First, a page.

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Petersen v. Bitters

United States District Court, D. Nebraska

July 3, 2018

ESTATE OF JOYCE ROSAMOND PETERSEN, Plaintiff,
v.
WILLIAM E. BITTERS and JOHN L. HENRY, Defendants.

          SUPPLEMENTAL ORDER ON PRETRIAL CONFERENCE

          Robert F. Rossiter, Jr. United States District Judge

         A final pretrial conference was held on June 26, 2018. Prior to the conference and at the conference, the magistrate judge[1] instructed plaintiff Estate of Joyce Rosamond Petersen (the “estate”) and defendant William E. Bitters (“Bitters”)[2] to jointly draft controverted and unresolved issues. See NECivR 16.2(a)(2)(C). Instead, the estate and Bitters drafted detailed but unnecessary “controverted facts.”[3] Accordingly, the Order on Final Pretrial Conference (Filing No. 234) will be amended to reflect the issues which the Court has determined are the issues left for trial - setting forth the elements.[4] Section (C) of that Order[5] is amended to conform to Local Rules and now reads as follows:

         (C) Controverted and Unresolved Issues.

         The issues remaining to be determined and unresolved matters for the Court's attention are:

         1. The Estate's Claims Against Bitters

         (a) Breach of Fiduciary Duty

         As to the estate's claim against Bitters for breach of fiduciary duty:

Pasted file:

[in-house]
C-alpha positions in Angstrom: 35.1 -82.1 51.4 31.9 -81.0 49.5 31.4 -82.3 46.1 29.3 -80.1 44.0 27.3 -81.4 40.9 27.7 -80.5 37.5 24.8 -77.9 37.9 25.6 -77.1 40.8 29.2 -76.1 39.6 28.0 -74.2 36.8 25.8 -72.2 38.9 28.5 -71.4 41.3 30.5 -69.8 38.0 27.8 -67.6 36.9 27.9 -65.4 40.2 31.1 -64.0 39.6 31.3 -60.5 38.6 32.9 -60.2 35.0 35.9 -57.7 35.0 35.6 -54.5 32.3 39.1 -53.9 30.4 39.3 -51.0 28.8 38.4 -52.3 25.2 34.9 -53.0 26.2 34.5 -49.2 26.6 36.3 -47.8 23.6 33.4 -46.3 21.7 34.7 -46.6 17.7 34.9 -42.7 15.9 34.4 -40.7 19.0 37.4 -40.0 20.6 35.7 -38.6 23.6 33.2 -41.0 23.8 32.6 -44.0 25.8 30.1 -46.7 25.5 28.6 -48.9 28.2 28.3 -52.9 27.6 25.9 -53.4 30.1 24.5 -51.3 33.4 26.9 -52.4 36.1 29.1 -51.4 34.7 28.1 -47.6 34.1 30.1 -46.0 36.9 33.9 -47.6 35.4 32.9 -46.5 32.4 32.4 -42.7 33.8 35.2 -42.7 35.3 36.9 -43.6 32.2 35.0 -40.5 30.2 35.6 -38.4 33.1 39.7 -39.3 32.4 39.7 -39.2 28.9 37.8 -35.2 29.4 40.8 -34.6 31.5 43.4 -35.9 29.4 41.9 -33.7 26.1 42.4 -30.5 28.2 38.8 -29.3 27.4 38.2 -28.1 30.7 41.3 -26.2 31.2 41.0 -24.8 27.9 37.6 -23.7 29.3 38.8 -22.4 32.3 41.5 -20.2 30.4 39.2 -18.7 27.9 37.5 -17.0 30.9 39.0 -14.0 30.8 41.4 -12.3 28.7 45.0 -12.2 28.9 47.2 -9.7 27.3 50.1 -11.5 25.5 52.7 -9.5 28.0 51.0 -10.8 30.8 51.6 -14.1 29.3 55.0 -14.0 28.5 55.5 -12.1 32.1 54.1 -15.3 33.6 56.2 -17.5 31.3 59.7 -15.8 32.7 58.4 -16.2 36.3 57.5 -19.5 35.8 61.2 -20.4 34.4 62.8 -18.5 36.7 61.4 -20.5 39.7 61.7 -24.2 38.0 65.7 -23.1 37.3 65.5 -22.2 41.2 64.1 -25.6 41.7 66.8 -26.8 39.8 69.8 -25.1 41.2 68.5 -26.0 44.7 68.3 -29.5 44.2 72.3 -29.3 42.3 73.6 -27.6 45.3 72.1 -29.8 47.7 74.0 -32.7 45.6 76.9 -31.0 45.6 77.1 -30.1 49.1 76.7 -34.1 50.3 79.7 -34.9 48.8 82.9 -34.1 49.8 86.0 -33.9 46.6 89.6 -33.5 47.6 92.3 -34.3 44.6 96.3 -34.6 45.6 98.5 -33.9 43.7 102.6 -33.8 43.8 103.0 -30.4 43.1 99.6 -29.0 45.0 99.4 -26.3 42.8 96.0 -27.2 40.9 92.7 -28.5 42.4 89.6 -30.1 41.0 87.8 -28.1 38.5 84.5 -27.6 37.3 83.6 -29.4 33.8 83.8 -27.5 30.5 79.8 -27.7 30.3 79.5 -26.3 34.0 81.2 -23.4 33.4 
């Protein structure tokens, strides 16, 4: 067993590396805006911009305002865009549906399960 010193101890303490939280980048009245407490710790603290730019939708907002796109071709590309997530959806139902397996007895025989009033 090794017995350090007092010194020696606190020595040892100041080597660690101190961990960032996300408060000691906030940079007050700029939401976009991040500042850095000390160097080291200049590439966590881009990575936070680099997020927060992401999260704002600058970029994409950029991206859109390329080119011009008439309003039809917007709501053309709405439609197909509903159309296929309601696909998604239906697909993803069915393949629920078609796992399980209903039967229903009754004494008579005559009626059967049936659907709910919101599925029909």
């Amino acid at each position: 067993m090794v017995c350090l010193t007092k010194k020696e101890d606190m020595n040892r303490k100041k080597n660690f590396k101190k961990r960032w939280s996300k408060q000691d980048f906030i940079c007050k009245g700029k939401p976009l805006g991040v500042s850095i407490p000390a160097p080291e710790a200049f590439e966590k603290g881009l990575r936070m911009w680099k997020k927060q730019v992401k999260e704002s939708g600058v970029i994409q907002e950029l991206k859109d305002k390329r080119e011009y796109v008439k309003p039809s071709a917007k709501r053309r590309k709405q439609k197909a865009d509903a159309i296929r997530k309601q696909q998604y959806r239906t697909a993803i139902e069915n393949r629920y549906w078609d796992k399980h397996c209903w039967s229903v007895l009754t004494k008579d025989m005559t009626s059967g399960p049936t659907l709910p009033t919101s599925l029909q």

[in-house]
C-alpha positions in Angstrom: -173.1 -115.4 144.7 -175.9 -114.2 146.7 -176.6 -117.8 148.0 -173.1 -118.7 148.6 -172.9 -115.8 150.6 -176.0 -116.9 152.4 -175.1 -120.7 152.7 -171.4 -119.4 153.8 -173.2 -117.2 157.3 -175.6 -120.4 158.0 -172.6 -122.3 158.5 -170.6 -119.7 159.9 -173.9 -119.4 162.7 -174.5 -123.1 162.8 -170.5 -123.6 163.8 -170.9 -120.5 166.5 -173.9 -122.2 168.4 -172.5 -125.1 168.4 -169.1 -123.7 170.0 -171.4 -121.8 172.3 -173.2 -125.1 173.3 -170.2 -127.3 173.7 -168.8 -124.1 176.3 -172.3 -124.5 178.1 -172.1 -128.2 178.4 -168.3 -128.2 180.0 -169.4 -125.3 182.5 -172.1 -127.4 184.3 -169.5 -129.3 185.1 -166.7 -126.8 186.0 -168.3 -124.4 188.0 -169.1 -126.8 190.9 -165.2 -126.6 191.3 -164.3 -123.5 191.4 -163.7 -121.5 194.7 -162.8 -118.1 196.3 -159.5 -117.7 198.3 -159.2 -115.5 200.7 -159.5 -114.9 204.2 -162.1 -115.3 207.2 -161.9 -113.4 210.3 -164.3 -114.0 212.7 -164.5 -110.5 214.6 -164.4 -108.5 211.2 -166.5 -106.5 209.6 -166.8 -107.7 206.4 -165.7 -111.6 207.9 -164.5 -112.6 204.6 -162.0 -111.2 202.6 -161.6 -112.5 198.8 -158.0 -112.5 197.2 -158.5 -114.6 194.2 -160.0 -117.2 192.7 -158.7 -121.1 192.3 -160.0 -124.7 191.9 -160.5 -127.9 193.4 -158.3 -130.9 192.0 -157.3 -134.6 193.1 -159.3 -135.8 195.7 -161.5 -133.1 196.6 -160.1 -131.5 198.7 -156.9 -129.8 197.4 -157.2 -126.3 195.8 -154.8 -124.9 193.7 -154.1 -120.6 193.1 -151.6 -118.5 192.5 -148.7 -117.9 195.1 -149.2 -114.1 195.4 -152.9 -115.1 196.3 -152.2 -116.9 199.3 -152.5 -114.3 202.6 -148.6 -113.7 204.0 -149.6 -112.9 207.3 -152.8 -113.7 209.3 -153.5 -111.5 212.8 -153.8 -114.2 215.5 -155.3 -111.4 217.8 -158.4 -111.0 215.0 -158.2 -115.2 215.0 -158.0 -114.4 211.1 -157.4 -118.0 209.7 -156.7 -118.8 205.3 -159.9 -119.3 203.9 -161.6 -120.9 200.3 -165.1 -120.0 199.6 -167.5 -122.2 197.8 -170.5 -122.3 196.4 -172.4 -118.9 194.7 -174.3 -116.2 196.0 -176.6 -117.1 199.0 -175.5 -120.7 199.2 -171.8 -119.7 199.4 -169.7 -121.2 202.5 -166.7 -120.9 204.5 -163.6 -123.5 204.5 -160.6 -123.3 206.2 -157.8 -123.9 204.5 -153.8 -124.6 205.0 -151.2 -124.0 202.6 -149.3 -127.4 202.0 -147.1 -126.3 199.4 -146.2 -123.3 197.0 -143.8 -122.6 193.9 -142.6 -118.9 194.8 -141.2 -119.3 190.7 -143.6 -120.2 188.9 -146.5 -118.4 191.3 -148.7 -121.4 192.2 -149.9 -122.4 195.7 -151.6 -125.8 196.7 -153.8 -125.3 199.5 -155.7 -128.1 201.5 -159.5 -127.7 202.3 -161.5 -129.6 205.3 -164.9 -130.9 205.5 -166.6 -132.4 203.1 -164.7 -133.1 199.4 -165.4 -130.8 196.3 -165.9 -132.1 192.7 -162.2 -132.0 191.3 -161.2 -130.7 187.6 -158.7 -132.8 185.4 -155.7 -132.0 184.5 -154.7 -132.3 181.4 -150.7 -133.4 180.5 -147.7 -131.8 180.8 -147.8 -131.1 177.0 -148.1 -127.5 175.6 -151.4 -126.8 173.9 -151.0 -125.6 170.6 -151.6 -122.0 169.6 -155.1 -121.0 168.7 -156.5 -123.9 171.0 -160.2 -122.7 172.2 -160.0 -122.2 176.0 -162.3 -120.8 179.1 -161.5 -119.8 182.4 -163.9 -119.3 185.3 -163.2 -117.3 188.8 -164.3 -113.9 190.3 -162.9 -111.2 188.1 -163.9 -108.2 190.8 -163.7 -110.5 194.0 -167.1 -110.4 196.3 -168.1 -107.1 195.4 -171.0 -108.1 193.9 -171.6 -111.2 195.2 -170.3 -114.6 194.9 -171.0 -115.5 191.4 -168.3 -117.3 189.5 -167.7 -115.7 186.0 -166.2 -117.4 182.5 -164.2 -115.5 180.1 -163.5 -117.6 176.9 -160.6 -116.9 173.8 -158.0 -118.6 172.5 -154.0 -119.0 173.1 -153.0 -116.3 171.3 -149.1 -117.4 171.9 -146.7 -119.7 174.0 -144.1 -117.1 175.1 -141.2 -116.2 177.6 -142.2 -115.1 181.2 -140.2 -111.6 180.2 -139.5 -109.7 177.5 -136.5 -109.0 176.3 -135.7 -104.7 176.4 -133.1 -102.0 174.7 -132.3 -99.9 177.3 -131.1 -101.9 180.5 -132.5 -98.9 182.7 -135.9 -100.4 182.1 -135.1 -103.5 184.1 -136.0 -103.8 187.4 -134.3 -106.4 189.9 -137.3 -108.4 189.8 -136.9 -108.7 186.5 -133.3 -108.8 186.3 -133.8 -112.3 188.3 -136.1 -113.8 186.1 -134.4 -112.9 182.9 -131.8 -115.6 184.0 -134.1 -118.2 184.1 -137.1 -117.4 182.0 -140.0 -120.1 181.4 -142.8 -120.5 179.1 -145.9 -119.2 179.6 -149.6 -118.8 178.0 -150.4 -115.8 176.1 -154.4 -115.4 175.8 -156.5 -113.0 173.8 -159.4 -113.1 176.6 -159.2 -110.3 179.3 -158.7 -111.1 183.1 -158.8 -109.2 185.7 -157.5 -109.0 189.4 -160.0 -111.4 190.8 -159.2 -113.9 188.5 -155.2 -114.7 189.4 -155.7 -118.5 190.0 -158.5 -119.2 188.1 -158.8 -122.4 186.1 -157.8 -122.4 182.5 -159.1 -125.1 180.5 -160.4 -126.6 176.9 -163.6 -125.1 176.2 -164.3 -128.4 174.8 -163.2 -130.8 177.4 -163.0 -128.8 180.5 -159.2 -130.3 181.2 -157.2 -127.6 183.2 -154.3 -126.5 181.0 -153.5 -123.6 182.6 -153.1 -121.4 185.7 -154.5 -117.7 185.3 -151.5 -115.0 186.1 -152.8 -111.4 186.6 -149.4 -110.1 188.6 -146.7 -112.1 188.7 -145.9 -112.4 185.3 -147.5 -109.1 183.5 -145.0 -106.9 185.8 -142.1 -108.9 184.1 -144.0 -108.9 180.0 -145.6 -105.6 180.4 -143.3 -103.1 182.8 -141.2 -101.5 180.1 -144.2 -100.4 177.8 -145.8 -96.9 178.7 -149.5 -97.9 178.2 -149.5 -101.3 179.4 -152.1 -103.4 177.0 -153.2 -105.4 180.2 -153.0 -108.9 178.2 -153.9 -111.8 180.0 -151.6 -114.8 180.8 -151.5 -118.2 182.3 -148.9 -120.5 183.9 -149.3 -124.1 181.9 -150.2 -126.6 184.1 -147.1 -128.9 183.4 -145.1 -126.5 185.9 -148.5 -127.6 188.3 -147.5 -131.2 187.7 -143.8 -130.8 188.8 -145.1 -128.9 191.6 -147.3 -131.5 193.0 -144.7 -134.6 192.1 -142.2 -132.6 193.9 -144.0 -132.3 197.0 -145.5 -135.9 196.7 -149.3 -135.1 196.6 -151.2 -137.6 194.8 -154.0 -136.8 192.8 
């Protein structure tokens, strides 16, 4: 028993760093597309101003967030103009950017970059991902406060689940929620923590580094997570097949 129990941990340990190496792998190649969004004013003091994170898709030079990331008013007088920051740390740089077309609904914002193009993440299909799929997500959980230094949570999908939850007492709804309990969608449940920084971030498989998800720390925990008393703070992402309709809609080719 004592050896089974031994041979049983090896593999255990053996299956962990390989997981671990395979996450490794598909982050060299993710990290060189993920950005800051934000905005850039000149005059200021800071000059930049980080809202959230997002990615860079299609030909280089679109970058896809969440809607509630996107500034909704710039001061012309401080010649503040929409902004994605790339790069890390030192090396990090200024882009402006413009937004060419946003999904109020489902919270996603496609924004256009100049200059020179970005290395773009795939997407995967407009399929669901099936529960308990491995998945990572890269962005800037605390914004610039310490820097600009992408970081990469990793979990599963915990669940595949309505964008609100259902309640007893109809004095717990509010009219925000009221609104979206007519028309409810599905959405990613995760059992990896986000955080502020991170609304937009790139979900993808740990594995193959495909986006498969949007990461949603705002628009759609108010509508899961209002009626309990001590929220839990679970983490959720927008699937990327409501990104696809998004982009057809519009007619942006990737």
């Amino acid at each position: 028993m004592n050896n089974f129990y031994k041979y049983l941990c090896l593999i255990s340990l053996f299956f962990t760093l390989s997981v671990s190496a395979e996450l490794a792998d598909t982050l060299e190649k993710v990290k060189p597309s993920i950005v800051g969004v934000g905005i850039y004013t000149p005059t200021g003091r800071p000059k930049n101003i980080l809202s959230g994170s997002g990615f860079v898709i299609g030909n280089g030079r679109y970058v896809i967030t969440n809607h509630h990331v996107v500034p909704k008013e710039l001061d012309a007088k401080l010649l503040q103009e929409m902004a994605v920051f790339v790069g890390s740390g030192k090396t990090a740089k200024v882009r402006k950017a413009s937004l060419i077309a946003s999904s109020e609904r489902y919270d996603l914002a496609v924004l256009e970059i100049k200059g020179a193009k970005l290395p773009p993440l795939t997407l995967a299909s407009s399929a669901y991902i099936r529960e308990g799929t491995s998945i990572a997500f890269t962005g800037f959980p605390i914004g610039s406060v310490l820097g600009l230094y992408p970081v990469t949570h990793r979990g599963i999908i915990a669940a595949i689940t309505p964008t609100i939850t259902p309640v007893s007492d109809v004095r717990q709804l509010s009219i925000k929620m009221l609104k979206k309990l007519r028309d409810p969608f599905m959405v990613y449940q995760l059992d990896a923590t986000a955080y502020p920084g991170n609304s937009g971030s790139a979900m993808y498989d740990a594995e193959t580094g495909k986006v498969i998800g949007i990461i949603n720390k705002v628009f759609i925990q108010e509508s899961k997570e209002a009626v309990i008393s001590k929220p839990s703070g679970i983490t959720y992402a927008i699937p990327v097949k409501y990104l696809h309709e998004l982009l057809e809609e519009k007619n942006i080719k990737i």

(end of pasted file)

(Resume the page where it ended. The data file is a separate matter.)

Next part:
• Whether Bitters owed the estate[6] a fiduciary duty;
• Whether Bitters breached that duty;
• Whether that breach was the proximate cause of some damage to the estate;
• The nature and extent of the estate's damages (see Damages below).

         (b) Negligence and/or Gross Negligence

         As to the estate's claim against Bitters for negligence and/or gross negligence:

• Whether Bitters owed a duty to the estate;
• Whether Bitters breached that duty;
• Whether that breach was the proximate cause of some damage to the estate;
• The nature and extent of the estate's damages (see Damages below).

         (c) Professional Negligence

         As to the claim that Bitters committed professional negligence:[7]

• Whether Bitters was a professional;
• Whether Bitters owed a duty as a professional to the estate;
• Whether Bitters breached that duty;
• Whether that breach was the proximate cause of some damage to the estate;
• The nature and extent of the estate's damages (see Damages below).

         (d) Breach of Contract

         As to the estate's claim against Bitters for breach of contract:

• Whether a contract existed between the estate and Bitters relating to Bitters's status as a financial advisor;
• The terms of the contract;
• Whether Bitters breached the contract in one or more of the ways claimed by the estate;
• Whether this breach of contract was a proximate cause of some damage to the estate;
• The nature and extent of that damage. (see Damages below).

         (e) Breach of Implied Duty of Good Faith and Fair Dealing

         As to the estate's claim against Bitters for breaching the implied ...


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